Despite Japan's claim of homogeneity, two Japanese minority groups can be identified. The largest is known as the hisabetsu buraku, "discriminated communities," descendants of premodern outcast hereditary occupational groups, such as butchers, leatherworkers, and certain entertainers. Discrimination against these occupational groups arose historically because of Buddhist prohibitions against killing and Shinto notions of pollution, as well as governmental attempts at social control. During the Tokugawa period, such people were required to live in special buraku and, like the rest of the population, were bound by sumptuary laws based on the inheritance of social class. The Meiji government abolished must derogatory names applied to these discriminated communities in 1871, but the new laws had little effect on the social discrimination faced by the former outcasts and their descendants. The laws, however, did eliminate the economic monopoly they had over certain occupations.
Although members of these discriminated communities are physically indistinguishable from other Japanese, they often live in urban ghettoes or in the traditional special hamlets in rural areas. Some attempt to pass as ordinary Japanese, but the checks on family background that are often part of marriage arrangements and employment applications make this difficult. Estimates of their number range from 2 million to 4 million, or about 2 to 3 percent of the national population.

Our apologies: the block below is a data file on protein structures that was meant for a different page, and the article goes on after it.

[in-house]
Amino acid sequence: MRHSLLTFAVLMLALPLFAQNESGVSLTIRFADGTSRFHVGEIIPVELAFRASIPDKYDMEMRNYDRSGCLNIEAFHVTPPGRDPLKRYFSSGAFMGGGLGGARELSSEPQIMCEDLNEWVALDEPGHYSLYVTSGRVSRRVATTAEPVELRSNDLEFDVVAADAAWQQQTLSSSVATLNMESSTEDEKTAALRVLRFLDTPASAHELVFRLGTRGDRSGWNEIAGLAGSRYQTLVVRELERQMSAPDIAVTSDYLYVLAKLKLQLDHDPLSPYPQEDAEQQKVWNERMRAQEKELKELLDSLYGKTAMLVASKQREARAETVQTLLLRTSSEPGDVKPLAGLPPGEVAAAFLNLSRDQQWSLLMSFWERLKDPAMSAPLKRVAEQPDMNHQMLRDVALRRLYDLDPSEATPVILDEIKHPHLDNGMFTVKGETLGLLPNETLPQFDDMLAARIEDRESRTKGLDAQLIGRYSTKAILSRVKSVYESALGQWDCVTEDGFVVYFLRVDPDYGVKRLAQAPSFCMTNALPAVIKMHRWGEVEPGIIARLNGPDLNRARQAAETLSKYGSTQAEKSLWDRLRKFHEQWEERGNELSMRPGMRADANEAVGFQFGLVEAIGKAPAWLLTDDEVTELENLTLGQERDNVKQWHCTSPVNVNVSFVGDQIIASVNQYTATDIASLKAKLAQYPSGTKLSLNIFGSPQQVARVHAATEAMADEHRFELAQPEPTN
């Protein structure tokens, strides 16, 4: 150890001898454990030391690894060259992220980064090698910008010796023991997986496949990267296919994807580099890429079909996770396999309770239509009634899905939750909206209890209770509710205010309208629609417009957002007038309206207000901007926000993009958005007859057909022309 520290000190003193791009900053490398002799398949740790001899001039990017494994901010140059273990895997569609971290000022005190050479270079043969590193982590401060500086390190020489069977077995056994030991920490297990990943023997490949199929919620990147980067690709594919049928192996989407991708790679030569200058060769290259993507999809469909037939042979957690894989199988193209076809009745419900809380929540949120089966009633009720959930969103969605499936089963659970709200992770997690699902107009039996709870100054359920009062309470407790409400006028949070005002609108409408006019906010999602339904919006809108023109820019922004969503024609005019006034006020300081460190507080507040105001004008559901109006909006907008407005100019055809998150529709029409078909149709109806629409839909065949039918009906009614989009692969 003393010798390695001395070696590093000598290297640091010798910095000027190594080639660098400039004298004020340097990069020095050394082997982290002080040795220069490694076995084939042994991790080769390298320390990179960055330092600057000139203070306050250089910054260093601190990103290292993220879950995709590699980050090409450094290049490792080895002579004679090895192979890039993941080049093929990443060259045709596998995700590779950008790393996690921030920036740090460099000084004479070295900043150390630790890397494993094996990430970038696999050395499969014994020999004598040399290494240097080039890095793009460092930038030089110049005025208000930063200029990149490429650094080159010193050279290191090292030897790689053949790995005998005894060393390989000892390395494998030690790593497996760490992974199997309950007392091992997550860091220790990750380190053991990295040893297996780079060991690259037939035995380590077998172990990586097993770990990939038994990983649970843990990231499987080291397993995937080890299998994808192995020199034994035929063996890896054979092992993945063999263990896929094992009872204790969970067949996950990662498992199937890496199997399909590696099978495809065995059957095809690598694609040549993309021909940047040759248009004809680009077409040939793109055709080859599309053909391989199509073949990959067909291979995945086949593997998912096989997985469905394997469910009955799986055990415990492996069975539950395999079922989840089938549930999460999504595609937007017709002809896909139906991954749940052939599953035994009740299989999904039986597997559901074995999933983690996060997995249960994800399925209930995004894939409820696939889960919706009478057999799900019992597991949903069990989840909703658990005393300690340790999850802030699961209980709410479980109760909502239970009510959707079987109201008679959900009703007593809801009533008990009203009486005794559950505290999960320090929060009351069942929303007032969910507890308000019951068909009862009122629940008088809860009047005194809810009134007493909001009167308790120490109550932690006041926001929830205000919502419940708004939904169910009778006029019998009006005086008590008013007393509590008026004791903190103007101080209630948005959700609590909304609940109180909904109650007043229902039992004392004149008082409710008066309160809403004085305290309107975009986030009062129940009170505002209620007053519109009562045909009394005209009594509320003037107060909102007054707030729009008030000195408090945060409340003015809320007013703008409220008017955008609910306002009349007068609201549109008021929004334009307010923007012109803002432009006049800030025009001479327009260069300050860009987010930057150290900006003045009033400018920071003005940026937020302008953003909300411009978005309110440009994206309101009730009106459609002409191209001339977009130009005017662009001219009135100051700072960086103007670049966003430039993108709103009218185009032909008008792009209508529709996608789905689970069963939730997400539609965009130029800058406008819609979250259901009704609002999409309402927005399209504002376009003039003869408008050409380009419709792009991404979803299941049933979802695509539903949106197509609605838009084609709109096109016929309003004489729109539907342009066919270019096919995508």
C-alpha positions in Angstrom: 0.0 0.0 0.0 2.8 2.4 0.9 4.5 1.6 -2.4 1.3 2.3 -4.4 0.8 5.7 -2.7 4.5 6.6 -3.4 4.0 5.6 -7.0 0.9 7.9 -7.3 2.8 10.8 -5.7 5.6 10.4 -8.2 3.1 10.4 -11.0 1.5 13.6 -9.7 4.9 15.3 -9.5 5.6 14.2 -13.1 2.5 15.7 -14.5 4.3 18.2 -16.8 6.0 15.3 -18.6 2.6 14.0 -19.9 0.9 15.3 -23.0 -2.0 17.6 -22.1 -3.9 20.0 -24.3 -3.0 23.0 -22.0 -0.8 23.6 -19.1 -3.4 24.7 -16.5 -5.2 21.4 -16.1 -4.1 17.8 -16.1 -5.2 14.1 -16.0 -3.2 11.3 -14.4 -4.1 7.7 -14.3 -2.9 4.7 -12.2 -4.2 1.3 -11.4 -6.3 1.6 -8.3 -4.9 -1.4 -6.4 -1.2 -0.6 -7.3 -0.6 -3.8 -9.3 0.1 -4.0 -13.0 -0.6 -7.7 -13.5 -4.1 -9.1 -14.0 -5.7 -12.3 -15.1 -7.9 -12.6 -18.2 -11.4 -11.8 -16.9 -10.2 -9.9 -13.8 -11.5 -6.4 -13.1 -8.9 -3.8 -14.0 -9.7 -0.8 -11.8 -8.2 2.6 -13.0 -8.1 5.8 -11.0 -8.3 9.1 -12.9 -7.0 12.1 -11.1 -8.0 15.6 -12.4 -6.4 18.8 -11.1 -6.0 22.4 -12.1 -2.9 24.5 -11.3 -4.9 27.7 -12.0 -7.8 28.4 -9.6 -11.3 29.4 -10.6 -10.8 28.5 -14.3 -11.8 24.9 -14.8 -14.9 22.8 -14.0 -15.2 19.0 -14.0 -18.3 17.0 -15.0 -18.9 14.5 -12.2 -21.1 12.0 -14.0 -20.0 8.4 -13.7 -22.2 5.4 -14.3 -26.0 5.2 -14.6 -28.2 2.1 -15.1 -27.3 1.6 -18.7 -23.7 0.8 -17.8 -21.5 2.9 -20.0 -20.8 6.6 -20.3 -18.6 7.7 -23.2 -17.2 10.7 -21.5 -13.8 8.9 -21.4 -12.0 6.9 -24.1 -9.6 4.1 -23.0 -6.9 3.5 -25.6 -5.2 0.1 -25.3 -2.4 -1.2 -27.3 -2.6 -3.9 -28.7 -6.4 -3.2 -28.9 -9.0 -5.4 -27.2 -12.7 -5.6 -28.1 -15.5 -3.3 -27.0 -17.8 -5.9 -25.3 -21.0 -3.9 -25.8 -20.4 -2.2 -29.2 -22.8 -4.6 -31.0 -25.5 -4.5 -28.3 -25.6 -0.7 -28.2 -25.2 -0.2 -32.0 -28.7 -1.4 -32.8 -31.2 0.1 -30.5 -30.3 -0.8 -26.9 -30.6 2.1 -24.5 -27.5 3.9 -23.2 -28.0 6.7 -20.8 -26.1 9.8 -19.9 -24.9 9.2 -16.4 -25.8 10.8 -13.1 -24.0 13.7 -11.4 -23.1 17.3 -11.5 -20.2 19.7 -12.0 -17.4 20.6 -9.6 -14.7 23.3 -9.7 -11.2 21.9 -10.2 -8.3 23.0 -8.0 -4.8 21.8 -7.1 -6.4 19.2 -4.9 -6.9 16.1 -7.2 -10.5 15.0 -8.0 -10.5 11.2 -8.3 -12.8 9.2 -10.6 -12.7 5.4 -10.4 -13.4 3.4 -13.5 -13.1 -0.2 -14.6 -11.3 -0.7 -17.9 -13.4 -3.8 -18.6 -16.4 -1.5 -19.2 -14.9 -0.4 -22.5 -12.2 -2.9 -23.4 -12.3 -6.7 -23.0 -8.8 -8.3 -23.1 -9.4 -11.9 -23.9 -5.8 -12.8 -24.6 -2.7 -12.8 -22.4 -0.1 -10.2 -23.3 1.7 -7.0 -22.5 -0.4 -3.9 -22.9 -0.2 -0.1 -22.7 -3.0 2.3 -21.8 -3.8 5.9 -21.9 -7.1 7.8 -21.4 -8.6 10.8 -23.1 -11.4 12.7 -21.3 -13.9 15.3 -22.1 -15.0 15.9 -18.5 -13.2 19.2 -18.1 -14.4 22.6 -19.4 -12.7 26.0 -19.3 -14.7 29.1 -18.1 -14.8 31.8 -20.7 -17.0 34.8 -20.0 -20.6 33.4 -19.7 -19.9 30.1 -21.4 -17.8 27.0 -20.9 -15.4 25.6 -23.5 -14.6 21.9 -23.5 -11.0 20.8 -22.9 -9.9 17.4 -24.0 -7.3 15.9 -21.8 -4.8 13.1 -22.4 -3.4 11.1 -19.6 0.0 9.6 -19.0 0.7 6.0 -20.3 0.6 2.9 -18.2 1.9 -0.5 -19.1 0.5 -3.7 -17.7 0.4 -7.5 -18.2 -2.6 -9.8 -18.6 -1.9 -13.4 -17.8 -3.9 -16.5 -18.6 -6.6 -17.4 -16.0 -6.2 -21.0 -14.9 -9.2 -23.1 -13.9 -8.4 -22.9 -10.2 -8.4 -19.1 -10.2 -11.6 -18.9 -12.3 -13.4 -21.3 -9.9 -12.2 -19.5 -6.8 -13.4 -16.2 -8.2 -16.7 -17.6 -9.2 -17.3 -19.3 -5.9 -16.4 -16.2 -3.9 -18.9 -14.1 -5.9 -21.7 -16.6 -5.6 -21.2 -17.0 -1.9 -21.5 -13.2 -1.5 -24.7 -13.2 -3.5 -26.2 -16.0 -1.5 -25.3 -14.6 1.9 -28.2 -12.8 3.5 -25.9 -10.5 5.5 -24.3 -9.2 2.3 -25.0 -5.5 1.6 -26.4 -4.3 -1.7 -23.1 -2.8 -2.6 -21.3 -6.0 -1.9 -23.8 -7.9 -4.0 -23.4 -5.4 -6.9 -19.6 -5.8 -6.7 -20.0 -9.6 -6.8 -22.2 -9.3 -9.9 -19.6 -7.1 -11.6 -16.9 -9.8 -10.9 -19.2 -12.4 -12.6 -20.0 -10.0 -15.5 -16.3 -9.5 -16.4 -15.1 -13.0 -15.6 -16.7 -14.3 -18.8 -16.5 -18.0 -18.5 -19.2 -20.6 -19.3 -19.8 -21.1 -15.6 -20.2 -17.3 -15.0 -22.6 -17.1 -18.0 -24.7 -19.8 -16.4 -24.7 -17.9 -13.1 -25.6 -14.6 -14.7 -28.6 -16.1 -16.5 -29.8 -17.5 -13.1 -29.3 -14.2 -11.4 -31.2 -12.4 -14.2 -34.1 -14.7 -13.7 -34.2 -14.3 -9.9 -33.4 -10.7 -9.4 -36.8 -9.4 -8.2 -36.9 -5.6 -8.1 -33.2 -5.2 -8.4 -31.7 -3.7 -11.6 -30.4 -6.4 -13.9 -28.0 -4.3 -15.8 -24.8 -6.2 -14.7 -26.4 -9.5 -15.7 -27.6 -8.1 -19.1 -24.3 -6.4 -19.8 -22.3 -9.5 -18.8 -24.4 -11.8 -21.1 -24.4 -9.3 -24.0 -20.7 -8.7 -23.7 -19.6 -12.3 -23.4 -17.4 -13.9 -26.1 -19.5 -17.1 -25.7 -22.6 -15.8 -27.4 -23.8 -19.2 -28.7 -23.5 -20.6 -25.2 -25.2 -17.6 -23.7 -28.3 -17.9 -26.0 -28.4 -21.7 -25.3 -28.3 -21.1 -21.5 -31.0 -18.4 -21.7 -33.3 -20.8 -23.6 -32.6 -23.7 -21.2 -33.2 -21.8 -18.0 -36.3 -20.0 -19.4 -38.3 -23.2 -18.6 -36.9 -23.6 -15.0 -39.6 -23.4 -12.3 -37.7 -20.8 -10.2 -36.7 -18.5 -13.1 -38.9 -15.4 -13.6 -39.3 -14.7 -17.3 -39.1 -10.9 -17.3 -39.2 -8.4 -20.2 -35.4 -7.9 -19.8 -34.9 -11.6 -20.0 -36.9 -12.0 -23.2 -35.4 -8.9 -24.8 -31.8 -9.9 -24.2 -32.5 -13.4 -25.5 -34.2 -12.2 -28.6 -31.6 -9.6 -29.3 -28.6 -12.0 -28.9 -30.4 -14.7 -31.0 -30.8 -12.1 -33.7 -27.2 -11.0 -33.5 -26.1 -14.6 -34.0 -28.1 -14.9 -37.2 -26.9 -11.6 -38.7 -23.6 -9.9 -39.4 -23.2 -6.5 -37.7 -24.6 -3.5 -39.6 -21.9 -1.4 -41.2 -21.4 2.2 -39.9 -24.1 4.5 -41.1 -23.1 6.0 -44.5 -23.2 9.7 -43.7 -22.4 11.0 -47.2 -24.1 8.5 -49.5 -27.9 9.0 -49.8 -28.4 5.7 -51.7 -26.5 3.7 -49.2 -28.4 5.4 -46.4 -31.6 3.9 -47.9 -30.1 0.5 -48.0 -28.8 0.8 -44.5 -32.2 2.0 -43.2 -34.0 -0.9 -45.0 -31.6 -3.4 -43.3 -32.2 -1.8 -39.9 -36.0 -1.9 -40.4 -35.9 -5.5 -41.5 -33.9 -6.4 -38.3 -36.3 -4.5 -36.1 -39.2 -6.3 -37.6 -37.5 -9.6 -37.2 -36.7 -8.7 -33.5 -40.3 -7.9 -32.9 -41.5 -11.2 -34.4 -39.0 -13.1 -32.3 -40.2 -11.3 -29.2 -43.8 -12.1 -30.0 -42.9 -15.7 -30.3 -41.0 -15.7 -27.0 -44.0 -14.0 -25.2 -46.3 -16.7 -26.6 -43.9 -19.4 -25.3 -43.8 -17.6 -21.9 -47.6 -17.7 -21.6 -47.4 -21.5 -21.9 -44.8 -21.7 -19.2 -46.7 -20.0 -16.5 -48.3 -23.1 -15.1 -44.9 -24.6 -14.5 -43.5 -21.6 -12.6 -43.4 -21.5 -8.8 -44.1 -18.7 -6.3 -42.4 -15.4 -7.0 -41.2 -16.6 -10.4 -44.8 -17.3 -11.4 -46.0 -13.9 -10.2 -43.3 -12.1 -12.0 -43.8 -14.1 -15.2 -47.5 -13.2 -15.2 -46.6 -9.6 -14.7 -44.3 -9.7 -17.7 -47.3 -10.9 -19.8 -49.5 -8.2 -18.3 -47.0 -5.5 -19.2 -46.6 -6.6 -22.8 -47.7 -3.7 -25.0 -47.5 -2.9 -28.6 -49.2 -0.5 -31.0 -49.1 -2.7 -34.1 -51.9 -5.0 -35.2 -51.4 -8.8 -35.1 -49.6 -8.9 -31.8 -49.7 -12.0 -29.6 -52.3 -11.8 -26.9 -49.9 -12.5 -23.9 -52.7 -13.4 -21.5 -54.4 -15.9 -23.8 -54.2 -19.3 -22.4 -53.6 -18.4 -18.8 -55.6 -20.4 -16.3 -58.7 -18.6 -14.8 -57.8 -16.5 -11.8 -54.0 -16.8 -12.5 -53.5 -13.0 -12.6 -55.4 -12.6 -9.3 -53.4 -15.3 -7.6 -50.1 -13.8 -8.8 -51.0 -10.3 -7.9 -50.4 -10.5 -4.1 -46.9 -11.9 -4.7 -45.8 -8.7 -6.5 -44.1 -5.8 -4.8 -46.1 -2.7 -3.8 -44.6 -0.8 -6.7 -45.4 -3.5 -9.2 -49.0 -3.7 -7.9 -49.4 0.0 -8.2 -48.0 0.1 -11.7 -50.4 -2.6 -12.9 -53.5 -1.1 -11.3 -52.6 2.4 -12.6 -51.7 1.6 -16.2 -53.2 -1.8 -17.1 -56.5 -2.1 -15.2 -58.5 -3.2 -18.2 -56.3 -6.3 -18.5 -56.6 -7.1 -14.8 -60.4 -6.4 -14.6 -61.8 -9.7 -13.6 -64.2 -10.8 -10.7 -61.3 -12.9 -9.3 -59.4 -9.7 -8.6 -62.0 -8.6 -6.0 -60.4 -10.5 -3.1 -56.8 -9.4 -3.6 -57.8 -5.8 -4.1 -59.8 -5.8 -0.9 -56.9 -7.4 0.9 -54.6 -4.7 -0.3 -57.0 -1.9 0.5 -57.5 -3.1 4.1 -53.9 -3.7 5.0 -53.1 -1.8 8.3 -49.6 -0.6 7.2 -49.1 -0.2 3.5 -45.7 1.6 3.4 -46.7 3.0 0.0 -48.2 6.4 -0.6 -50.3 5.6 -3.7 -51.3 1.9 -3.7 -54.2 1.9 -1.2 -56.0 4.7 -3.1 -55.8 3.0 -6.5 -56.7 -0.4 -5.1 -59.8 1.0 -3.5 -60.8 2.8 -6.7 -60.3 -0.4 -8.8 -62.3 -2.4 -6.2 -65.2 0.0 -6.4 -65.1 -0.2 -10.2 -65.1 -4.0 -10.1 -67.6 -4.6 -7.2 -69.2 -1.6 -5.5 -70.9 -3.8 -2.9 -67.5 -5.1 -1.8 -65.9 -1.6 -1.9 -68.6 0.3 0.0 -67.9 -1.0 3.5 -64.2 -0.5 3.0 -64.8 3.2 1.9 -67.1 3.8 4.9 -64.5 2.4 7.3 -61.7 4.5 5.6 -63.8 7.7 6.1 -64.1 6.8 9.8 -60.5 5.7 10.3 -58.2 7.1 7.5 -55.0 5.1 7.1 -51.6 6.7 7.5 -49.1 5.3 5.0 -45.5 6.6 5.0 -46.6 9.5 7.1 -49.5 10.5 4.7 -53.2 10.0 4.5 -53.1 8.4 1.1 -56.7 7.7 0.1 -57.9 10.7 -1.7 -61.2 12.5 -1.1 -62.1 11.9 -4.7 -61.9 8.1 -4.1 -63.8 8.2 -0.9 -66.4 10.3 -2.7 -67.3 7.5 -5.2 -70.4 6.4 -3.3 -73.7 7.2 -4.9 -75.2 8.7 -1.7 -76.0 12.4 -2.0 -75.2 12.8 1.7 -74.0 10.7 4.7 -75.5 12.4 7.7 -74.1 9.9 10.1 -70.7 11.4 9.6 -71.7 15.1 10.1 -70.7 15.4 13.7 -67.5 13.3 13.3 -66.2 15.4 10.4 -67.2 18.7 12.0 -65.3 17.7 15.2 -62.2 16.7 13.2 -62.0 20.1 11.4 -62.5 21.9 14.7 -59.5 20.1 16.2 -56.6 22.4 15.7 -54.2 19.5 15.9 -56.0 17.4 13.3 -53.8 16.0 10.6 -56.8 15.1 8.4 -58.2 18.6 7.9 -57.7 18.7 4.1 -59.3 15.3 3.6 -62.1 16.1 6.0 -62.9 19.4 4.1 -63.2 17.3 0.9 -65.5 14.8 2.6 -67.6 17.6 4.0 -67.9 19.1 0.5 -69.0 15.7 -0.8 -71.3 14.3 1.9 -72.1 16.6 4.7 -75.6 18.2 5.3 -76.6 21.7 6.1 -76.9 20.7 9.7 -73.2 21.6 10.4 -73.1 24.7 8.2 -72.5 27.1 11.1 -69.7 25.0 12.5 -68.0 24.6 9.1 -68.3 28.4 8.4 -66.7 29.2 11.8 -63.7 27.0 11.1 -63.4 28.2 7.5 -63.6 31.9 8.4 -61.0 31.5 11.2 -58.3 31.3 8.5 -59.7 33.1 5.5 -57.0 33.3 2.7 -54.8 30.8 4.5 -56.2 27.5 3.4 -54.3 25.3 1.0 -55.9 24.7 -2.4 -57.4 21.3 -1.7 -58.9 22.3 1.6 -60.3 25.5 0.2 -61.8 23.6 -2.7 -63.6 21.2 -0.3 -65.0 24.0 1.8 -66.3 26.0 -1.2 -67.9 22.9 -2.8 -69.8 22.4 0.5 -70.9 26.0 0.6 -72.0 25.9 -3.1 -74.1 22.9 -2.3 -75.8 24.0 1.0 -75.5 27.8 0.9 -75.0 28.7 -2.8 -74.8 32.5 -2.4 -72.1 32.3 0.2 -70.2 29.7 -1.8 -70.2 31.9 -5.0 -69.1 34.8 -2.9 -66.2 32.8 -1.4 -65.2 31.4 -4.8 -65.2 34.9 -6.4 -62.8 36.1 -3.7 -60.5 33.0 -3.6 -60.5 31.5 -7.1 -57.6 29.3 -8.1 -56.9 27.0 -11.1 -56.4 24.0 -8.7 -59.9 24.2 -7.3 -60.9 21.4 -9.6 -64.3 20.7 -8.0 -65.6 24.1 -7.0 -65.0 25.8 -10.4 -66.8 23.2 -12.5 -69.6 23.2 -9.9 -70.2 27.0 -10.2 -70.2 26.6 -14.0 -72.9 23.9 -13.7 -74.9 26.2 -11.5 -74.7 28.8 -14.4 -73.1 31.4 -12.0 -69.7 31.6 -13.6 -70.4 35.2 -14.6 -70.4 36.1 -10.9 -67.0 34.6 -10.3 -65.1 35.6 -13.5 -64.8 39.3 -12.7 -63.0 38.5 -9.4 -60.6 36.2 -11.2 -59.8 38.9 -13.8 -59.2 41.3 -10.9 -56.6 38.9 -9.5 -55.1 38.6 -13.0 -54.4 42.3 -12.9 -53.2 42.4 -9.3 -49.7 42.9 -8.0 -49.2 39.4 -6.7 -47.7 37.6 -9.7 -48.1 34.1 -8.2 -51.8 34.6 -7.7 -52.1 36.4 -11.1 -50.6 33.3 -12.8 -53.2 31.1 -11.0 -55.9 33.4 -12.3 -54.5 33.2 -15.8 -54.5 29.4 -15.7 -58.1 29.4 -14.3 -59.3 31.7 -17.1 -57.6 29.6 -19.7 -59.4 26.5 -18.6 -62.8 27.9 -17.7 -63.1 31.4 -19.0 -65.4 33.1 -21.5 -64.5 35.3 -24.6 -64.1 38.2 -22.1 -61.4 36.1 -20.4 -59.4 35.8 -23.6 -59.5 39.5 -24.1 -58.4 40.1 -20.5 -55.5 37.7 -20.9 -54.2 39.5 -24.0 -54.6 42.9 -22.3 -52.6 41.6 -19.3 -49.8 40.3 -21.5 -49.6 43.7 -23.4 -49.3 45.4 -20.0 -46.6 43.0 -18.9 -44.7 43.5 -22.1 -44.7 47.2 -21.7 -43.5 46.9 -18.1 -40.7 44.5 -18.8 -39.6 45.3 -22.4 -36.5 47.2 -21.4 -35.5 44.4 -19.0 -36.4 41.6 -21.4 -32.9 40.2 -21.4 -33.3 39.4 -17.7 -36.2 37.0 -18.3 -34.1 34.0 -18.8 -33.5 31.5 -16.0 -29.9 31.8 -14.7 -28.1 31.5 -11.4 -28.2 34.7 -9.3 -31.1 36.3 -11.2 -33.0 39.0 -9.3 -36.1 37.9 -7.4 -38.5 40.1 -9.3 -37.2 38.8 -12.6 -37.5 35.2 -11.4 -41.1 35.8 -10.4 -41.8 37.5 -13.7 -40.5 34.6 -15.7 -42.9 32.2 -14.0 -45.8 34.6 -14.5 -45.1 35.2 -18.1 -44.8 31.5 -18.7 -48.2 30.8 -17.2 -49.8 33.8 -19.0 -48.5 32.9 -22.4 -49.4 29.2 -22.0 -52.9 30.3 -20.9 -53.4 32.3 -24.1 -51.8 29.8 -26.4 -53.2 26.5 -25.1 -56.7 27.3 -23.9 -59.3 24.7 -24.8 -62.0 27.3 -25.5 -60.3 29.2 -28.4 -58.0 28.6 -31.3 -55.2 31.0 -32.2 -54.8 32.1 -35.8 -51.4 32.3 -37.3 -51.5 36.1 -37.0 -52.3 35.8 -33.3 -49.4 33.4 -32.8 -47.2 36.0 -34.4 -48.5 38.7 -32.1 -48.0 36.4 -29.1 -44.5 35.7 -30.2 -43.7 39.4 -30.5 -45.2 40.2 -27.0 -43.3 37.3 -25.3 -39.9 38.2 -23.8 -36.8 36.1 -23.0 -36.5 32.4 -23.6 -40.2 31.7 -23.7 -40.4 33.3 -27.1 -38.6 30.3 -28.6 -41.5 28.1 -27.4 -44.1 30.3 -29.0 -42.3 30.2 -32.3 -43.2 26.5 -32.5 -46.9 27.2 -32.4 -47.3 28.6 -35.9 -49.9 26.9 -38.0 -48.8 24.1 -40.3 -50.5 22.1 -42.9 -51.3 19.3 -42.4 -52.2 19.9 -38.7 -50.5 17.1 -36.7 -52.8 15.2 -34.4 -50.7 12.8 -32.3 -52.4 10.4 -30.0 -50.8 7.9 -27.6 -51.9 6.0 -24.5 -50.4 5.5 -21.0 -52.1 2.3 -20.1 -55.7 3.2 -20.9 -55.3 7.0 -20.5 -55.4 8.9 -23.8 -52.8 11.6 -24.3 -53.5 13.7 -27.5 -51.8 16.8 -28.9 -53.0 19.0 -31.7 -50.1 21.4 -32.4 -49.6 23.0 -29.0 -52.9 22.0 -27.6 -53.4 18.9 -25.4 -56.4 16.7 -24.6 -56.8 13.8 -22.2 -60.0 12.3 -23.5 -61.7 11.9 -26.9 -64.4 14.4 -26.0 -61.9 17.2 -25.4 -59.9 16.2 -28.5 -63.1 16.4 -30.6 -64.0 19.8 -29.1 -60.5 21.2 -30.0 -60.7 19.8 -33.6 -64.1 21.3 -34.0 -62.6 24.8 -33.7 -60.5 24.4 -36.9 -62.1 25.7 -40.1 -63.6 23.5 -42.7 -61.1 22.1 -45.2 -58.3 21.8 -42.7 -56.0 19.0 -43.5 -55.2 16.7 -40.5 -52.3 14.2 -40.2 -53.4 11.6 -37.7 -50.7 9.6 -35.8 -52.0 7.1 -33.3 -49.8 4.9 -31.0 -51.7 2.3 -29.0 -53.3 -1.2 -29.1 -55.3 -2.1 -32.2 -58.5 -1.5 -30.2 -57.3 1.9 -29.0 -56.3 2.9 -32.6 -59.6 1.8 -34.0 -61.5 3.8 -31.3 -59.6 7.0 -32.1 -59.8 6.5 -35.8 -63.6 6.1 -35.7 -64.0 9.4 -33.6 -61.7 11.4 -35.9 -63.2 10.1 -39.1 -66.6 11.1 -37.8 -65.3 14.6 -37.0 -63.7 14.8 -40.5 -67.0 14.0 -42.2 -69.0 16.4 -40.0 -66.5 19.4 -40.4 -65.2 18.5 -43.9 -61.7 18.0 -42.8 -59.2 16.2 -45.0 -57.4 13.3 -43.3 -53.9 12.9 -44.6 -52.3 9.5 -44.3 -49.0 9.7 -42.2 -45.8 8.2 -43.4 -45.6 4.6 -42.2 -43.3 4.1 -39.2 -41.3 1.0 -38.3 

Ordinary Japanese claimed that membership in these discriminated communities can be surmised from the location of the family home, occupation, dialect, or mannerisms and, despite legal equality, continued to discriminate against people they surmised to be members of this group. Past and current discrimination had resulted in lower educational attainment and socioeconomic status among hisabetsu buraku than among the majority of Japanese. Movements with objectives ranging from "liberation" to encouraging integration have tried over the years to change this situation. As early as 1922, leaders of the hisabetsu buraku organized a movement, the Levelers Association of Japan (Suiheisha), to advance their rights. After World War II, the National Committee for Burakumin Liberation was founded, changing its name to the Burakumin Liberation League in the 1950s. The league, with the support of the socialist and communist parties, pressured the government into making important concessions in the late 1960s and 1970s. One concession was the passing of the Special Measures Law for Assimilation Projects, which provided financial aid for the discriminated communities. Another was the closing of nineteenthcentury family registers, kept by the Ministry of Justice for all Japanese, which revealed the outcaste origins of families and individuals. These records could now be consulted only in legal cases, making it more difficult to identify or discriminate against members of the group. Even into the early 1990s, however, discussion of the liberation of these discriminated communities, or even their existence, was taboo in public discussion. In the late 1970s, the Sayama incident, which involved a murder conviction of a member of the discriminated communities based on circumstantial evidence, focused public attention on the problems of the group. In the 1980s, some educators and local governments, particularly in areas with relatively large hisabetsu buraku populations, began special education programs, which they hoped would encourage greater educational and economic success for young members of the group and decrease the discrimination they faced.
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